Welcome back to #ShutYourMonkey Month! We’re learning how to silence the inner critic that tries to keep us from being creative with tips from Danny Gregory’s new book Shut Your Monkey: How to Control Your Inner Critic and Get More Done, as well as other monkey-vanquishing inspiration. Here’s a post from Danny about a book near and dear to many creative people–Elizabeth Gilbert’s Big Magic. Though the book is mostly directed toward writers like Liz, her theories can be applied to visual arts. In fact, as you can see from Sketchbook Skool co-founder Koosje Koene’s cool infographic above, which is an excerpt from Big Magic, Liz herself turned to drawing as a way to get her own monkey off her back. Here’s Danny on monkeys and Magic:
I’ve been reading Elizabeth Gilbert’s latest book, Big Magic. The author of Eat Pray Love has become somewhat of a self-help guru and is now focussed on thinking about the creative process and how to overcome fear.
I really like the book. Liz has a wonderful, chatty writing style, confessional and inspiring. I was particularly caught up with one notion: that ideas are a life form that inhabit the world just like dogs and walruses and have a single purpose — to be made manifest. They appear to us creators and it is up to us to shun them or to adopt them.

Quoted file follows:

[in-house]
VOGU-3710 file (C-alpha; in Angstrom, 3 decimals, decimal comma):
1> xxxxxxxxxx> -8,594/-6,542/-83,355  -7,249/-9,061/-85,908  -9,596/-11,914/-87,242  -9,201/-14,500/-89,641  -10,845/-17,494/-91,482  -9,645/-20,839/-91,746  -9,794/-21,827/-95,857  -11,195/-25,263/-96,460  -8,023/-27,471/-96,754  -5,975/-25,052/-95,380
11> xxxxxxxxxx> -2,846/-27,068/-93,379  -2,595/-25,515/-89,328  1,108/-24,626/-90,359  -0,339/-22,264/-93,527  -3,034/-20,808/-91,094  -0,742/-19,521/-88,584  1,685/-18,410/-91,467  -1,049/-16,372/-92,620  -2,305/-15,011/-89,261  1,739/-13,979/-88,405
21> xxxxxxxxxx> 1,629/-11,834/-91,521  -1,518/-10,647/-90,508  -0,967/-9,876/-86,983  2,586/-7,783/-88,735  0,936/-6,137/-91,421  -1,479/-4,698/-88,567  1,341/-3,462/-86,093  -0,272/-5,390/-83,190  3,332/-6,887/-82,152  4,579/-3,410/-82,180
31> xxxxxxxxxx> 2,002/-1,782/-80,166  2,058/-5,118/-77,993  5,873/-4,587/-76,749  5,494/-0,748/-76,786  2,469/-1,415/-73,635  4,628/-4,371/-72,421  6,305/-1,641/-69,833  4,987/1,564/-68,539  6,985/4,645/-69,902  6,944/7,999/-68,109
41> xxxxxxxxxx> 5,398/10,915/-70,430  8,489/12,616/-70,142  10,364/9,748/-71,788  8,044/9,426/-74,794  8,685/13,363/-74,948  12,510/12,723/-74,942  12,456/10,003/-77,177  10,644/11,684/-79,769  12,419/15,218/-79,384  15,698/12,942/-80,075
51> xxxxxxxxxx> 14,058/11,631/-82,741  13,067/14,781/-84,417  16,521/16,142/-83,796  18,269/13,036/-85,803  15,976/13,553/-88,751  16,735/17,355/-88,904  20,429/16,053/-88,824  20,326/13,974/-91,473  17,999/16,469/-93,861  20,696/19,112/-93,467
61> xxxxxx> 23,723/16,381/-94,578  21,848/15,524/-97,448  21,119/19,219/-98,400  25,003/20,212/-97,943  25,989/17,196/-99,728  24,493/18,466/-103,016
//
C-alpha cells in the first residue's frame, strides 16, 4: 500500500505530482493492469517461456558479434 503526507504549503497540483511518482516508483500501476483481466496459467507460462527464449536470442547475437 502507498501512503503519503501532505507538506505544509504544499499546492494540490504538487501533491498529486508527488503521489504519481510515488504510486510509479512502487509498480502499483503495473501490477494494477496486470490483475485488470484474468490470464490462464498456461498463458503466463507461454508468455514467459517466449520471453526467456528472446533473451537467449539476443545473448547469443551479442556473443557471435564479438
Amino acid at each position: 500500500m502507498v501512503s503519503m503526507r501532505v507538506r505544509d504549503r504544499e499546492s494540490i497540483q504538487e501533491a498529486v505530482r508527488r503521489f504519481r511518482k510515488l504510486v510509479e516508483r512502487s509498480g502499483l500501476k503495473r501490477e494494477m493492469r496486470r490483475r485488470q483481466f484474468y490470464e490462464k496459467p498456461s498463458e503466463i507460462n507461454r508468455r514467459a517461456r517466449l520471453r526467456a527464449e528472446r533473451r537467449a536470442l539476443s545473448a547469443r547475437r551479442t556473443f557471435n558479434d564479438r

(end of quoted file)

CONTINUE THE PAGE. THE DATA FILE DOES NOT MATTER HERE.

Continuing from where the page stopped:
If we do take them on, we now have a responsibility to show up and do the work to make them come to life. If we fail in holding up our end, the ideas will wither and then slip away. Ultimately it will then appear to someone else. Drag your feet if you must, but don’t be surprised if ‘your’ idea eventually blossoms attached to another artist’s name.
I love this idea. It takes away the pressure of judgment, of self-evaluation, and replaces it with a spark which it is up to us to kindle. We don’t own the idea. We are simply its collaborator. Liz’s perspective turns the wasteful drama of self flagellation into a joyous, if sweaty, dance.